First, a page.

zealous advocate. He helped it forward bv speech, vote,
and every sort of personal effort. On the last night of
the session ot Is' 44, he entertained tne Senate with a mas
terly argument in support of the admission of Texas -
urging us a paramount consideration that " Texas would
become a dependency of Kiiglaml. unless it should he an
nexed to the United States ; ami that through the ato-nrv
of Knglish Abolitionists, a servile war would be lighted
up. endangering the existence of the Southern States."
This declaration of motive, of anxious concern for the in
terests of the South, imparts additional significance to his
support of a measure, which restored the equilibrium of
tlie Union, and secured tlie annexation of an immense
'• For the next four years Mr. Buchanan was a member
of tlie executive branch ot the Covcriinieut u- Secretary
of State; but though removed from Congress, he was not
silent or inactive 011 the issues ot slavery. It was during
this period that the Wiliuot Proviso was conceived and
introduced into Congress a- an instrument of aggression
upon tlie South. To defeat this measure, the friends ot
the South rallied ill support of the extension of the Mis
souri Compromise to the Pacific Ocean. Mr. Buchanan
was with them heart and hand being utterh opposed to
the t\ ilniot Proviso and in favor of securing full develop
ment for slavery South of the line 3t' 0 ."id'. For proof wc
cite his Harvest Home Letter, of October, I*l7.''
In regard to Mr. BUCHANAN'S offer to ex
tend the Missouri Compromise line to tlie Pa
" Mr. Buchanan's plan of settlement was. to extend tlie
line ot the Missouri Compromise to tlie Pacific Ocean,
which measure was regarded, at the time, as extreme con
cession to tlie just demands of the South."
Mr. BUCHANAN'S adhesion to the Repeal of
the Missouri Compromise also meets the appro
bation of the Enquirer :
" The next conflict between Abolitionism and Slavery,
in the national arena, was brought <ui by the attempt to
repeal the Missouri restriction. The South bad reluctant
ly acquiesced in tlie settlement of the Missouri Compro
mise—well knowing how inconsistent it was with their
rights and dignity under the Constitution. Defeated in
every endeavor to carry tlii- compromise to its legitimate
conclusion, they at last resolved to repudiate patch-work
expedients, to tali hack upon principle, ajid to recover
the equality which wie sacrificed by the enactment of the
Missouri restriction. With this view the Kansas-Nebras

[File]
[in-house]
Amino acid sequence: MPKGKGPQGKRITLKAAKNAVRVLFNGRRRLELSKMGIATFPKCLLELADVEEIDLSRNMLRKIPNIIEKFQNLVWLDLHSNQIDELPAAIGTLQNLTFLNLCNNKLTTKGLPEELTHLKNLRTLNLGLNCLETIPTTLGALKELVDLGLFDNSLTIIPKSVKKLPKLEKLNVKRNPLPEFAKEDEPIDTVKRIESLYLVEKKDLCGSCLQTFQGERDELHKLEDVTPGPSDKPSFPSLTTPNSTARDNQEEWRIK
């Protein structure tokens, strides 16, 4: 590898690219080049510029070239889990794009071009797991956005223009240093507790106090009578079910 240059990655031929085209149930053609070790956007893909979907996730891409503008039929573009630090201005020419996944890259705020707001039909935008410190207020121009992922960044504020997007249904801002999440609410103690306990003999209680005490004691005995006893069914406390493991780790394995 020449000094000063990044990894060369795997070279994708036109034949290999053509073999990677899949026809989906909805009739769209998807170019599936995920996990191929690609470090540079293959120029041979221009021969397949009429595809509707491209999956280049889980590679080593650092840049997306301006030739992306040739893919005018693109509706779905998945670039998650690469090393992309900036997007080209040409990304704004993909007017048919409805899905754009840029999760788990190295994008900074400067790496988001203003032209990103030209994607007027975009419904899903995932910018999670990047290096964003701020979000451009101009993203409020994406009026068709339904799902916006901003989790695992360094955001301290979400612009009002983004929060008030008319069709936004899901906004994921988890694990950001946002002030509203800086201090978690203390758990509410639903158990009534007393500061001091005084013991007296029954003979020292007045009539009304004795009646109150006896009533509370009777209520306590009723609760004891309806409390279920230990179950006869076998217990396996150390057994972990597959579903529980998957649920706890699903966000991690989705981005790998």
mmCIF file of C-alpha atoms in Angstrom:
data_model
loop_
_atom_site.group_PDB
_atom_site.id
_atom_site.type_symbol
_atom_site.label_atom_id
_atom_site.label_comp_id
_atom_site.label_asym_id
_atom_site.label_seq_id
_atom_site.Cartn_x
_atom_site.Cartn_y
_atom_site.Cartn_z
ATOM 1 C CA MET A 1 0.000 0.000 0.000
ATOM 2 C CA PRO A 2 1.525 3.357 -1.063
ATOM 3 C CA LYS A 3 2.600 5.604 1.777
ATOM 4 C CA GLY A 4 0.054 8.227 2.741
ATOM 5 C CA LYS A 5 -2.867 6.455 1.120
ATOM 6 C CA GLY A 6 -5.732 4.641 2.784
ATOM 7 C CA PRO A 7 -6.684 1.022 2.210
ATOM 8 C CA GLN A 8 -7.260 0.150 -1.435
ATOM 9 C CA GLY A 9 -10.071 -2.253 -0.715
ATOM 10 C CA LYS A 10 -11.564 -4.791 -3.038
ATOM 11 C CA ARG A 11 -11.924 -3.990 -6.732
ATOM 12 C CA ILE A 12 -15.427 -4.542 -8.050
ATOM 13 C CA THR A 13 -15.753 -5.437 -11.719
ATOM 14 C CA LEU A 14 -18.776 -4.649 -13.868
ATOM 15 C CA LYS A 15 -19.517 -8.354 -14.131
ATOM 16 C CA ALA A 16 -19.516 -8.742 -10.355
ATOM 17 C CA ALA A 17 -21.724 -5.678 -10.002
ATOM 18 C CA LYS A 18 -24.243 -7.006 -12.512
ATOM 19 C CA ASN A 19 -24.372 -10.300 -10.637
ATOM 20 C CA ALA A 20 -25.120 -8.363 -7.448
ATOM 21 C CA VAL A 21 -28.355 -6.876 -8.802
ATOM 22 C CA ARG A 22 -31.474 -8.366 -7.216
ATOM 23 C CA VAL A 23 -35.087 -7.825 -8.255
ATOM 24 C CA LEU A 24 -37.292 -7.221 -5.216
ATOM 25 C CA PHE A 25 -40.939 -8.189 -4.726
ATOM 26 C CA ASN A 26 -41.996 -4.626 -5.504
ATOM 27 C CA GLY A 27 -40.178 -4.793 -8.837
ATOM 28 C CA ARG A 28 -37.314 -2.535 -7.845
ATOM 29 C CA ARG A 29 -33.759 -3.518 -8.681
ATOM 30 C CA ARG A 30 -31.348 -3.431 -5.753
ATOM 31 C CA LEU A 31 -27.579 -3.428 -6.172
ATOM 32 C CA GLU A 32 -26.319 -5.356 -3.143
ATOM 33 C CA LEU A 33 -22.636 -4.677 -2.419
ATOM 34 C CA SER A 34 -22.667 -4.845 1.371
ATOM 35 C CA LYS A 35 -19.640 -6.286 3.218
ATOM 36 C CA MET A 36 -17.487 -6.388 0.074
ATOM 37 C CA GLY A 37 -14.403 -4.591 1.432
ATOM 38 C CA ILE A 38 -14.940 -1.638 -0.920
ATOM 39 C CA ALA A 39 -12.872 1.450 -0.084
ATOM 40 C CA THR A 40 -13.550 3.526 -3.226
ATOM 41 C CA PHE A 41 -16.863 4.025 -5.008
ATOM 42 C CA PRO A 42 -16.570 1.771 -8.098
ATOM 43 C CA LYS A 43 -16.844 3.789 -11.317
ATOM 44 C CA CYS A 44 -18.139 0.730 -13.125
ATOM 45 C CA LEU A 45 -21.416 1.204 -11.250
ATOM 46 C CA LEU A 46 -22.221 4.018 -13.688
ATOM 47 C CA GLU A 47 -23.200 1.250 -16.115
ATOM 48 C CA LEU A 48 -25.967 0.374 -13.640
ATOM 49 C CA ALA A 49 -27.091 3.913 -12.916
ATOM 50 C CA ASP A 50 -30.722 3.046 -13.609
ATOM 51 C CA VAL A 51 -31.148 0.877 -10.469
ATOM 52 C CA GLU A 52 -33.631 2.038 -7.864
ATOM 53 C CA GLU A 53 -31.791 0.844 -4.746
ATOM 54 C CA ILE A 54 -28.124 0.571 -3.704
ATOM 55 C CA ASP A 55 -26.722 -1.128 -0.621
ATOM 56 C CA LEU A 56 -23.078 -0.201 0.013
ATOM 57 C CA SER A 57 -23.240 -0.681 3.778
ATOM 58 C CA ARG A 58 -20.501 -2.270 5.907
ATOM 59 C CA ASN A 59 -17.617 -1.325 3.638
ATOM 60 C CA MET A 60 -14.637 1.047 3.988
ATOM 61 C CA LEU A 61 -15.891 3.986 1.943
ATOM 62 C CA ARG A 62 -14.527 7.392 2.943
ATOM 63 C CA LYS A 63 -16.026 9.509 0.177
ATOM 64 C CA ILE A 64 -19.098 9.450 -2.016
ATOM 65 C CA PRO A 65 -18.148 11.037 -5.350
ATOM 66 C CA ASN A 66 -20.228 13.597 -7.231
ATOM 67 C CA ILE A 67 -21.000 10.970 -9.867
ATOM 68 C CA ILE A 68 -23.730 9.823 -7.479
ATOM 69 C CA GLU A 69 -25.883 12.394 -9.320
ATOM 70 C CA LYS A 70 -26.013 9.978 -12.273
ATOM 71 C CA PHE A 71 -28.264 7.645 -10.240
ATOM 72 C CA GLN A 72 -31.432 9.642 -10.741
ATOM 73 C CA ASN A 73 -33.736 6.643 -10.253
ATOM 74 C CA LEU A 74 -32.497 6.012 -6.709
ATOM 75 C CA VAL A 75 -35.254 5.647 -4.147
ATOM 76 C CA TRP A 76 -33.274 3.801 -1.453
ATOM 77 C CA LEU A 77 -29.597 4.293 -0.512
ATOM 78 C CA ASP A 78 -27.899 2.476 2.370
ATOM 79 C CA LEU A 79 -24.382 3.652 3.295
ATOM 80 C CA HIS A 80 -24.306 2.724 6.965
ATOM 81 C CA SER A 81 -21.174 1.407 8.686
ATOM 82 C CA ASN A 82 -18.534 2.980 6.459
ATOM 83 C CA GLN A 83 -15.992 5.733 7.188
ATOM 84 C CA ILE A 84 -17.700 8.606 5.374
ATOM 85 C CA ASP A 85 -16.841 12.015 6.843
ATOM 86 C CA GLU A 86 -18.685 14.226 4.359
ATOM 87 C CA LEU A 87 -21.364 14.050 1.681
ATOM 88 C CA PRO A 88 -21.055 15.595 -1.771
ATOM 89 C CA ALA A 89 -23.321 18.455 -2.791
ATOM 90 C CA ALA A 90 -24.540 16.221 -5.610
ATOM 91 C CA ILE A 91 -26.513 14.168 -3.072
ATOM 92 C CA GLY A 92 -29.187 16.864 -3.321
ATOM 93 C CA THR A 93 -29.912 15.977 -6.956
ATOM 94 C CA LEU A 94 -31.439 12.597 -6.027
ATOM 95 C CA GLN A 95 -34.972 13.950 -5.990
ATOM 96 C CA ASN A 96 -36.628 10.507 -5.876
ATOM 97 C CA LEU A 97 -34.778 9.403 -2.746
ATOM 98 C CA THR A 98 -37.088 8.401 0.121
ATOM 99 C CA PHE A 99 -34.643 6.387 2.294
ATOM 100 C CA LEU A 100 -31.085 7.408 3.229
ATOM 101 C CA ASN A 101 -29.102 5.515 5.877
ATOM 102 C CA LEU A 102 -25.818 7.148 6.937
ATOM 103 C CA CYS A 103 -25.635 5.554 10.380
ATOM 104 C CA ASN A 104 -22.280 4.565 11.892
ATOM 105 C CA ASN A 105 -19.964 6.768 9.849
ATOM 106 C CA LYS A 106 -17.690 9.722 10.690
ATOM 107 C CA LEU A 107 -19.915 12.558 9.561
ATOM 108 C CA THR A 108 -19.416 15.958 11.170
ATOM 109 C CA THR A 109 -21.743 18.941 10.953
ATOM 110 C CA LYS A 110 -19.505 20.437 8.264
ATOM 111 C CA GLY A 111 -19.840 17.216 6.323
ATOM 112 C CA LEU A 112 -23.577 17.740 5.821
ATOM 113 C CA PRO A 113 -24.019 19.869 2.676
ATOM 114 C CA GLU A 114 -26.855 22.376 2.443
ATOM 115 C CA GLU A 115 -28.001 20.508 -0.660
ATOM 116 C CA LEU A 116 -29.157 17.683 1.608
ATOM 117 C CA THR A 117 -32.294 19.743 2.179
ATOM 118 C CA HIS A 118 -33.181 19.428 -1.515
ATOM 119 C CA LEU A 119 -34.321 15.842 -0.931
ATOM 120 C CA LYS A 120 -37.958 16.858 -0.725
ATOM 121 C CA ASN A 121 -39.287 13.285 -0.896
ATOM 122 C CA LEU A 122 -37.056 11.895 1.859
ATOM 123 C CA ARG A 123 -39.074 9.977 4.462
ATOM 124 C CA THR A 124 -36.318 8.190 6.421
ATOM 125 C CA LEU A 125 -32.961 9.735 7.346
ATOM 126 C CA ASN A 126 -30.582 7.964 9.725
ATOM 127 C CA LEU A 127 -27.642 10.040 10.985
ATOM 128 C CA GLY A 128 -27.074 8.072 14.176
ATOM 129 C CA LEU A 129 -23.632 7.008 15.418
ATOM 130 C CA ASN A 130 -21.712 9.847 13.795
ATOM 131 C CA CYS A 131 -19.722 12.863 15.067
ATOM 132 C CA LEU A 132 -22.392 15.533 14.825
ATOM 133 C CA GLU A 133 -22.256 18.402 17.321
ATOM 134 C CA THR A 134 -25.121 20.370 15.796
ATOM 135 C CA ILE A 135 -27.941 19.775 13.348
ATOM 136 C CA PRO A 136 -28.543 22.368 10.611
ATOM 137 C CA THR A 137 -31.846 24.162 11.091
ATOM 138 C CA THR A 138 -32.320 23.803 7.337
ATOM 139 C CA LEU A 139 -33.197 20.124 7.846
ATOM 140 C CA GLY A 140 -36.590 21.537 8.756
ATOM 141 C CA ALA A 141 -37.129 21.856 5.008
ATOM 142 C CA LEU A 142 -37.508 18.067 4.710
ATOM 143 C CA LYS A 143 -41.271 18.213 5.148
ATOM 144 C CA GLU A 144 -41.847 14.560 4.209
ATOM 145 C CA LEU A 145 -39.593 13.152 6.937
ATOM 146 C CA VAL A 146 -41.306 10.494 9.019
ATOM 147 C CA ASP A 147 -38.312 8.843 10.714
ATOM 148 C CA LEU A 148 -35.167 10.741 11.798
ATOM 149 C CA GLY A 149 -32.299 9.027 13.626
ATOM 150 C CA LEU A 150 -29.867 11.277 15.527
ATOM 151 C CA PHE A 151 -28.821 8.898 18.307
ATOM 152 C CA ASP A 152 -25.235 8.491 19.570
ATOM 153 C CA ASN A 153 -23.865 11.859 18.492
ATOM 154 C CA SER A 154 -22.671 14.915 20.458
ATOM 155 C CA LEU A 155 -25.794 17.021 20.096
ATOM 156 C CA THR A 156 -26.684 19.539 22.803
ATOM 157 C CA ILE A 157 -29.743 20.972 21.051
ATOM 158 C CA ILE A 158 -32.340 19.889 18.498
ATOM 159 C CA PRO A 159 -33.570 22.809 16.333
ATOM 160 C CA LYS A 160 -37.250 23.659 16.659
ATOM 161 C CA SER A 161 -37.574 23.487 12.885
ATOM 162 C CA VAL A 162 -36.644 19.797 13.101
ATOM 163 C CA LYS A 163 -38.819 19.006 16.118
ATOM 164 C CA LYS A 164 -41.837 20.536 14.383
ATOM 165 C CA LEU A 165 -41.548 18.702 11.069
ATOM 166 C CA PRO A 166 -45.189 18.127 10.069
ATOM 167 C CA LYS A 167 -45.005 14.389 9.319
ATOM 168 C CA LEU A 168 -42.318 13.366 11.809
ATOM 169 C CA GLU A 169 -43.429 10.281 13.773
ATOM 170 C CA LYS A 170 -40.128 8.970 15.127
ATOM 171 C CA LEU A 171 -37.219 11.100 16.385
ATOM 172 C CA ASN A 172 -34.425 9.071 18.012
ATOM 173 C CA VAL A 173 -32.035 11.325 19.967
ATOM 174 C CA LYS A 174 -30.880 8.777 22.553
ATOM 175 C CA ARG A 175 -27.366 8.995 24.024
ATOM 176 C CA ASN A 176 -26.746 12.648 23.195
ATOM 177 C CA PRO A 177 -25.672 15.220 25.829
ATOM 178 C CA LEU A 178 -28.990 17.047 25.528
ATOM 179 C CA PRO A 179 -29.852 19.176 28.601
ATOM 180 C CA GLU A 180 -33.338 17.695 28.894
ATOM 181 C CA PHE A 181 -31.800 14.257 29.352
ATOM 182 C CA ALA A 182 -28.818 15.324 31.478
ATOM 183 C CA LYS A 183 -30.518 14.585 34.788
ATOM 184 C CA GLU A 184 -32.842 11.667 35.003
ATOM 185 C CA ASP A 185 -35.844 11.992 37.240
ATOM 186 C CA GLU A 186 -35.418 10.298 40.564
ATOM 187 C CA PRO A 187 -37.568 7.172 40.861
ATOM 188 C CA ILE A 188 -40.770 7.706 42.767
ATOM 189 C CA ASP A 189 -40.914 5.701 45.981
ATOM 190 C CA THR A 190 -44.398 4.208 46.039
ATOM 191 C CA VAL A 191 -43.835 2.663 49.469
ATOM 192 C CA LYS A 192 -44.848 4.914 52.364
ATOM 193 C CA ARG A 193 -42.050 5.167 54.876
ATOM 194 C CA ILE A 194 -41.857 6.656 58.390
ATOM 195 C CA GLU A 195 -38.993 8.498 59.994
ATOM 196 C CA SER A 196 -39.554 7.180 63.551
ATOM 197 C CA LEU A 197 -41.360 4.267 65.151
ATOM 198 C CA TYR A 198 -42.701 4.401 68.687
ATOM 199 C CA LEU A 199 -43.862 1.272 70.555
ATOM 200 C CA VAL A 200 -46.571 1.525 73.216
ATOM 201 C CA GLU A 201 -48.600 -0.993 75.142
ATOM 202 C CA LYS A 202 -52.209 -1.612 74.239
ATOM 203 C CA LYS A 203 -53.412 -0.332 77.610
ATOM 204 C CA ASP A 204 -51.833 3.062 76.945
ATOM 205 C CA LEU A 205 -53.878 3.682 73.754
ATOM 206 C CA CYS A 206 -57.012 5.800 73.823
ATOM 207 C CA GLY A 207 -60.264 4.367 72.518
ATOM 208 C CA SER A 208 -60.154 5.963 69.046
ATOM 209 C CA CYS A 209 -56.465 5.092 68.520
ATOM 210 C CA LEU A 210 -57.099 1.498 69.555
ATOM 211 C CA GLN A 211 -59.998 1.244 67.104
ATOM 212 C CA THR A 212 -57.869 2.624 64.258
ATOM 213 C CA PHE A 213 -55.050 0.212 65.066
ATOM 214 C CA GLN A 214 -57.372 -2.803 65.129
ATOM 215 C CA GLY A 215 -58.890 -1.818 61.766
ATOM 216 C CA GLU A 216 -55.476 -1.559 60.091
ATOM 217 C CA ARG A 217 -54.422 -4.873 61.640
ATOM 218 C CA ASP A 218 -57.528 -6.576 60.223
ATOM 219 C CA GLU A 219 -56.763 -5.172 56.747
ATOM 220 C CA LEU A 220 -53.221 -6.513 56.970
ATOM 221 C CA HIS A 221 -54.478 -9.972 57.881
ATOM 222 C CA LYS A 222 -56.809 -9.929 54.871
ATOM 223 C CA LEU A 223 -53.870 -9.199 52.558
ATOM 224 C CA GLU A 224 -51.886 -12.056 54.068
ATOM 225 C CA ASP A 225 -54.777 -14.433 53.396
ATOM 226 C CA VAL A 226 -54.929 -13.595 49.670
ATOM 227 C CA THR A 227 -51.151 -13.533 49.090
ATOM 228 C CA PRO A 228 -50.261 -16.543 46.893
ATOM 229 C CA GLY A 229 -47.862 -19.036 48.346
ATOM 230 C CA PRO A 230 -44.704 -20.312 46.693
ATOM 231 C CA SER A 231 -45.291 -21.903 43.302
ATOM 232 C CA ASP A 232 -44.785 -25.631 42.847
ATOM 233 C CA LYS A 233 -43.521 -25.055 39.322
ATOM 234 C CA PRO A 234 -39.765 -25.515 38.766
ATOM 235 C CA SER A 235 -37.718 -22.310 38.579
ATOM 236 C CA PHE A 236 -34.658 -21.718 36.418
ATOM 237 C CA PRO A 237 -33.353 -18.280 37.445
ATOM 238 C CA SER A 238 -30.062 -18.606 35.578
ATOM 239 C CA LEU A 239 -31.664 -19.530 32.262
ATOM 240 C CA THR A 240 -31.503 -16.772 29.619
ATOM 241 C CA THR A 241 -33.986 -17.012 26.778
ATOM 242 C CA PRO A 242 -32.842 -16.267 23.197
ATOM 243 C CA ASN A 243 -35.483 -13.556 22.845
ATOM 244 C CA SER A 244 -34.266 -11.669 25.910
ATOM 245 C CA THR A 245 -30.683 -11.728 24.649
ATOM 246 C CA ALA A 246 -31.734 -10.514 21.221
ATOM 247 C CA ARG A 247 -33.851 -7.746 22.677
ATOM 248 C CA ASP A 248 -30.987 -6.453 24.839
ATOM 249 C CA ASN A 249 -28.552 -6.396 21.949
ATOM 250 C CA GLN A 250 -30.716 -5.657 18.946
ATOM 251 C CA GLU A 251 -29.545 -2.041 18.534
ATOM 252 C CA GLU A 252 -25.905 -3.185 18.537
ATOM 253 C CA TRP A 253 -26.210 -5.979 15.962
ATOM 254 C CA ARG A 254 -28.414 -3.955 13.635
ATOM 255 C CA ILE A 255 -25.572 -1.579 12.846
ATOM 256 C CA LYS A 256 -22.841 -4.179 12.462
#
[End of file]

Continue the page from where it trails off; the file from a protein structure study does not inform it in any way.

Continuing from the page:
ka bill was introduced, and alter a struggle of unexampled
intensity and duration, was carried through Congress
Meanwhile, Mr. Buchanan was abroad in the public ser
vice, but he lost no time, alter his return to tlie country,
iu avowing his hearty concurrence iu the Kansas-Nebras
ka bill, and approval of tlie recovered principles of State
.'sovereignty and State equality. IDs letter of acceptance
fully redeem the pledges of his past course, and auswers
the expectations of the South."
Lint tlie most signal service rendered to the
.South, is in the attempt to acquire Cuba for
the Slaveholding interest. Mr. B while Sec
retary of State labored for its acquisition, and
in his famous Ostend circular promulgated
" the highwaymen's plea" that showed his dc
votedness to the South. It is somewhat amus
ing to sec the stress which the Enquirer places
upon the assertion that the attempt was to ac
quire Cuba " lu honorable and on/if by honora
ble means." The Ostend circular declares,
" The Union can never enjoy repo.-o, nor possess relia
ble security, as long as • 'uba is not embraced within its
'• Considerations exi-t which renders delav in the acqui
sition of this island exceedingly dangerous to the United
" Culm lias thus become to us an unceasing danger and
a permanent cause of anxiety and alarm.
And then having demonstrated that a ne
cessity already exists for the acquisition of
Cuba, proceeds to say :
" Our jaist history forbids that we should acquire the
Island of 4 oba wit lout the consent of Spain, unless justi
fied by the great law of self-pro creation.
" Alter we shall have offered Spain a price for Cuba far
beyond it- present value, and this shall have been refused,
it will then tie time to consider the question, does < 'uba in
the posse-siou ot Spain seriously endanger our internal
peace and the existence of our cherished Uniou ?
Should this question be answered in the affirmative,
then by every law. human aud divine, we shall be justifi
ed in wresting it from Span, if we possess the power. -
And tliis njion tlie very same principle that would justify
an individual in tearing down the burning house of his
neighbor ii there was no other means ol preventing the
Humes from destroying his own house."
The whole .spirit and meaning 1 of the Ostcnd
Circular is of the filibustering character. Mr.
BICIIAVAN stands pledged, whenever the South
shall sav that they eonsider its acquisition ne
cessary for their interests, to wret the Island
of Cuba, by violence from Spain, involving us
in a war with that nation, and probablv with
the whole of Europe. Are the Freemen of